Ballmer: Patient investors rewarded
Each July, when its fiscal year is new, Microsoft assembles financial analysts at its Redmond campus to make a pitch as to why the software...
Seattle Times technology reporter
Each July, when its fiscal year is new, Microsoft assembles financial analysts at its Redmond campus to make a pitch as to why the software giant is a good investment.
The daylong, high-level Financial Analysts Meeting sets expectations for the coming year and beyond, and provides a rough barometer of what's on Wall Street's mind. (Although it was tougher to take a reading Thursday as Microsoft's stock dropped as the market took a substantial dive.)
"This meeting, this time of year, what we really try to reflect on is shareholder value and the growth of shareholder value," Microsoft Chief Executive Steve Ballmer said.
"I think we've proven that our commitment is to our shareholders, but our commitment is in folks who want to be with us for the long term because most of the bets — the things we do in this business — have a very long-term time frame," Ballmer said.
He went on to describe just what that value looks like, from his perspective.
In the last five years, Ballmer said, Microsoft has:
• Doubled profits and nearly doubled its sales to $51.12 billion
• Returned more than $100 billion to investors in dividends and stock buybacks
• Acquired more than 80 companies
Ballmer said Microsoft had the highest operating income of any company outside of the financial-services and energy sectors.
He also noted an upcoming milestone for the company.
"By the end of our fiscal year '08, there will be more PCs running Windows in the world than there are automobiles, which is to me at least a mind-numbing concept," said Ballmer, whose father worked at Ford.
(A company spokesman clarified that the 1 billion figure includes all versions of Windows shipped by the company, as well as some pirated copies.)
Ballmer also talked extensively about the company's key priorities for continuing its success, including recruiting.
He said Microsoft is getting 90 percent of the people it tries to hire. That equates to 12,800 new hires globally in the fiscal year ended June 30. He also said the company experienced total attrition of 8 percent.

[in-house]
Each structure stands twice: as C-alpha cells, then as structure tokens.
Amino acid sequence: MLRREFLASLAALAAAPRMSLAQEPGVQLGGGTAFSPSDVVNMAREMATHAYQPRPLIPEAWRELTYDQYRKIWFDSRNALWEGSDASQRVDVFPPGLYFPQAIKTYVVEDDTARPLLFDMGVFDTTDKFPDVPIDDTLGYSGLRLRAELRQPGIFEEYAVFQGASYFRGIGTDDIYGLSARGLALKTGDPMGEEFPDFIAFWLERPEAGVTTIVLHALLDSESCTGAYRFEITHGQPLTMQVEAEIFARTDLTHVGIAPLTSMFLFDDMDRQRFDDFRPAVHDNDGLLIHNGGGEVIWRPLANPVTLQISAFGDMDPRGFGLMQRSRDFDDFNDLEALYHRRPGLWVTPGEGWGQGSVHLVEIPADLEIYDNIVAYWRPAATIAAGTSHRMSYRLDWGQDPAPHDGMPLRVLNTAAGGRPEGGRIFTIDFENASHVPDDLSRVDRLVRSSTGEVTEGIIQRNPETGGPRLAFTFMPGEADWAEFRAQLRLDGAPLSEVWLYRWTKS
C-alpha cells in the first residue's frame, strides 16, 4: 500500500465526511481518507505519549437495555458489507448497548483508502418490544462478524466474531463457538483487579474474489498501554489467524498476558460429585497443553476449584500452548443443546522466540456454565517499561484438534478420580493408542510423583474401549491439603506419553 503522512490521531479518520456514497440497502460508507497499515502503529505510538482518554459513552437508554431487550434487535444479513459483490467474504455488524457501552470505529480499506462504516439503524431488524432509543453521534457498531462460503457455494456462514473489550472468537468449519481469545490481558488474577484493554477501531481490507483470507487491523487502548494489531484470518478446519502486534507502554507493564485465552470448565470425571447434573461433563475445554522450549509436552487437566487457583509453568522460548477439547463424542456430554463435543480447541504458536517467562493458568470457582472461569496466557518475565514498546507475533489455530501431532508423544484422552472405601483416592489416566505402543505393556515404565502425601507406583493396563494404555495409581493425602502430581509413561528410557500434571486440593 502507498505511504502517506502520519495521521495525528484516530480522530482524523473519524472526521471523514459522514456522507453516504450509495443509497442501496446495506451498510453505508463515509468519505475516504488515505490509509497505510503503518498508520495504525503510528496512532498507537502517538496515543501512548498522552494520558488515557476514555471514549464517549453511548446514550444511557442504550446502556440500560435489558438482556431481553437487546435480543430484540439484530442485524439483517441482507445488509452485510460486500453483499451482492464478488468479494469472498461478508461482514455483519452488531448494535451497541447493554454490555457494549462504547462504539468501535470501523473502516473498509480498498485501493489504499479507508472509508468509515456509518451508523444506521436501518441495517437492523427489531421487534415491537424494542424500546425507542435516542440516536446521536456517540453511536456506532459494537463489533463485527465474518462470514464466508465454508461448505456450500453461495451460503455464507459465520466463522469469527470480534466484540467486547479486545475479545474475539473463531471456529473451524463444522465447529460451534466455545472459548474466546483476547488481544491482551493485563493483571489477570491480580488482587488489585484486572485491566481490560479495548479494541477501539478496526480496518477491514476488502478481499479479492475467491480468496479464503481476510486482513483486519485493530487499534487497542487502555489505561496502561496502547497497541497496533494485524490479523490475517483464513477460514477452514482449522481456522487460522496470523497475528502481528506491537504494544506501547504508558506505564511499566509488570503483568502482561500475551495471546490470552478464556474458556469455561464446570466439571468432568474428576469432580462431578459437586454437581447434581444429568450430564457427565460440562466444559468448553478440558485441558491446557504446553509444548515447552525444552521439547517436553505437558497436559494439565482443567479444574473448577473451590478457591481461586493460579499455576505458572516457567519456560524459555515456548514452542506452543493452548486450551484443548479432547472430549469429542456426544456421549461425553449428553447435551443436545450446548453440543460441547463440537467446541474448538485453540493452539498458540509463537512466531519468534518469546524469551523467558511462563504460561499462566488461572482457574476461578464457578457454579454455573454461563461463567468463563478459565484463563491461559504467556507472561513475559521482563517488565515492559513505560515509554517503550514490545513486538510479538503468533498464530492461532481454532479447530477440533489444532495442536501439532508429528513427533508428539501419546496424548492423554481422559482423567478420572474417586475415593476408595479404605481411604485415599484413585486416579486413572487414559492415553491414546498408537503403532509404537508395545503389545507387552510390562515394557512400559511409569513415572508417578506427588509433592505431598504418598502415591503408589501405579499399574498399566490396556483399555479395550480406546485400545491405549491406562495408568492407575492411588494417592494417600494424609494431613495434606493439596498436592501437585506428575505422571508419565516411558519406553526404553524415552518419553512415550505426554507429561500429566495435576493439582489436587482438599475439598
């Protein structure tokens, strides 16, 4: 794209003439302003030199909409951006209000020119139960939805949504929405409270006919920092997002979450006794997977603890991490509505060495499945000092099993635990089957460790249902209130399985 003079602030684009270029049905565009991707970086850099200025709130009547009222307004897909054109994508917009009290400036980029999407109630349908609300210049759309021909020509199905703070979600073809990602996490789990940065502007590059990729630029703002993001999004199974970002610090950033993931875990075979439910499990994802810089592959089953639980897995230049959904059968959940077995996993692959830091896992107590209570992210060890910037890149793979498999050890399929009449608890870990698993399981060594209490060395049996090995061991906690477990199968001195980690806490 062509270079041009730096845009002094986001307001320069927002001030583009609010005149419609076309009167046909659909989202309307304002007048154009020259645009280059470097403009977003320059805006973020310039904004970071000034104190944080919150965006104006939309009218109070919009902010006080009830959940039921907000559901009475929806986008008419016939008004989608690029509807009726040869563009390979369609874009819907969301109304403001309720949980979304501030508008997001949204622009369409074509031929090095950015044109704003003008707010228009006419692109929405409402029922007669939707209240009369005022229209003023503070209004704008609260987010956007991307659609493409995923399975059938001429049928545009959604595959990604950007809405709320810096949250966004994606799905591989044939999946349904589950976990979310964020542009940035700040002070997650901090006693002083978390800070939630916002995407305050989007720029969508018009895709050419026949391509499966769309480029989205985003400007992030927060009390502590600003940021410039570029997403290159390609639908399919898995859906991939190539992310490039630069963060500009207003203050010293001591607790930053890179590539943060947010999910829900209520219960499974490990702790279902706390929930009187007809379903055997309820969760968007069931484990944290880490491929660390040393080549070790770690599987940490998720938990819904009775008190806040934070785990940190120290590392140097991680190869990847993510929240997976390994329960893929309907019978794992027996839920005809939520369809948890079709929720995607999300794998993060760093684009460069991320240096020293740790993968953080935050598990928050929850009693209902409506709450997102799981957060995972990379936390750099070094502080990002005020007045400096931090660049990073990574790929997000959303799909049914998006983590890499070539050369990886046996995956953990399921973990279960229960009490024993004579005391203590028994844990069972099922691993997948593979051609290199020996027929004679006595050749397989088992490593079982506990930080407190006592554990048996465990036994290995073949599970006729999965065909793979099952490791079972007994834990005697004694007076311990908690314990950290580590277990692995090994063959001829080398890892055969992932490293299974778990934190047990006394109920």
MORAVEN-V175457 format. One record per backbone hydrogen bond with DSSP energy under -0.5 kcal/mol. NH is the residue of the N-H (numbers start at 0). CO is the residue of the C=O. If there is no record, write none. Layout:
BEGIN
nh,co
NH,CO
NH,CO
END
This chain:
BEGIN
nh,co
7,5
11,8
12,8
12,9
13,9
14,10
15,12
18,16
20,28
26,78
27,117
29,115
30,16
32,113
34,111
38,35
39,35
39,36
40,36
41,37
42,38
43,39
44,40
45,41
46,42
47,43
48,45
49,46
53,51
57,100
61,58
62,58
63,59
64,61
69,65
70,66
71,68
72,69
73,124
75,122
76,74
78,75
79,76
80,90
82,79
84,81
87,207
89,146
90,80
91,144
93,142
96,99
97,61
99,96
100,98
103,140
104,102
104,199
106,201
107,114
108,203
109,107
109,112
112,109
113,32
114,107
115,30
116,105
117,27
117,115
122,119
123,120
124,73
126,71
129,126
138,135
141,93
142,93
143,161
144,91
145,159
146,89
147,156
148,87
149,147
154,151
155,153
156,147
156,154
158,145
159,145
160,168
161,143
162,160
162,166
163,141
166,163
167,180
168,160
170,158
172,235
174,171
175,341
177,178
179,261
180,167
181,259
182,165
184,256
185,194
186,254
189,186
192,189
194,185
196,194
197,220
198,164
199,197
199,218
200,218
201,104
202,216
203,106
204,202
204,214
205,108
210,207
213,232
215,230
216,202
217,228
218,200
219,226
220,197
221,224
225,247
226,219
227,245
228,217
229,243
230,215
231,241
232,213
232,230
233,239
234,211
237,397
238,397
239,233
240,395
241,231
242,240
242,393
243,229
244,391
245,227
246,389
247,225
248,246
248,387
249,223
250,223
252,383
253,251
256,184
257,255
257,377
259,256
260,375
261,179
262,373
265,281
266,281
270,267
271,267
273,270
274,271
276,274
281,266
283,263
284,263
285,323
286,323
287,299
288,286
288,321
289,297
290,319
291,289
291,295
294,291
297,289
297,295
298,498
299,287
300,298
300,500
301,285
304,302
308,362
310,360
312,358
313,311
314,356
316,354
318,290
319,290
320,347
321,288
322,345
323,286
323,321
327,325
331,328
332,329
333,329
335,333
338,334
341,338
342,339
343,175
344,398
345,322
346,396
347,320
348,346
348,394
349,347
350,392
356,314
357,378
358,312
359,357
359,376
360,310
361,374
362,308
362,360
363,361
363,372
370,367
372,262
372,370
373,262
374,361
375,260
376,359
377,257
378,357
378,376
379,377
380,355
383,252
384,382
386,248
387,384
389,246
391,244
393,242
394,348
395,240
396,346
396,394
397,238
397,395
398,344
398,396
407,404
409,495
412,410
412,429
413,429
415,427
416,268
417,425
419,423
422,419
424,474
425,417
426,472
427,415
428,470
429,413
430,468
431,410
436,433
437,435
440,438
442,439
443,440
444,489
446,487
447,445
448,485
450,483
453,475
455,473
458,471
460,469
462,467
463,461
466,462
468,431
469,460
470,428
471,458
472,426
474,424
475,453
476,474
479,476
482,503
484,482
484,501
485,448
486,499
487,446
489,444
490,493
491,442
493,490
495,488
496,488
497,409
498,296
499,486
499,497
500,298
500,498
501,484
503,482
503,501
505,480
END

That would bring the company's total global employment to about 78,280, up 10 percent from a year ago — a slower pace of growth than in recent years.
Before Ballmer, Chairman Bill Gates took the stage and outlined his view of the big technology trends driving the industry. Gates hasn't said whether he will continue to participate in these meetings after he moves from day-to-day involvement with the company next year.
He said Moore's Law — the prediction by Intel co-founder Gordon Moore that computer processing power will double approximately every two years — is still intact but that it's manifesting in a different way.
Before, individual microprocessors got progressively faster. But the "clock speed" of the chips is reaching its limit because of the amount of heat they are generating.
Processing power, Gates said, will continue to grow through parallel microprocessor architectures — so-called multi-core chips.
The most important trend, Gates said, is the ubiquity of broadband access. More than just getting video on the Internet, broadband access changes computing itself.
The early PC was a self-contained device, Gates said. "As you get broadband to be widely available, you can change that paradigm," he said.
He described some of those changes: Storage doesn't have to be in one location. Users can move easily back and forth between multiple devices. If you're near a bigger display, you can make use of it.
The most underappreciated trend, Gates said, is the emergence of more natural user interfaces such as speech recognition, touch and vision.
He complimented two competitors' products — the Apple iPhone and Nintendo Wii — for taking advantage of touch and motion-sensing interfaces.
Gates demonstrated Microsoft's most visible offering in this area: a table-top, touch-sensing computer called Surface.
Of all the demonstrations Gates has given in his career, he's been surprised at how well people are responding to Surface, which allows direct manipulation of digital objects on the screen.
"People can quickly envisage what kinds of things would become very easy for them to do ... that are very complex today," Gates said.
Benjamin J. Romano: firstname.lastname@example.org
Copyright © 2007 The Seattle Times Company
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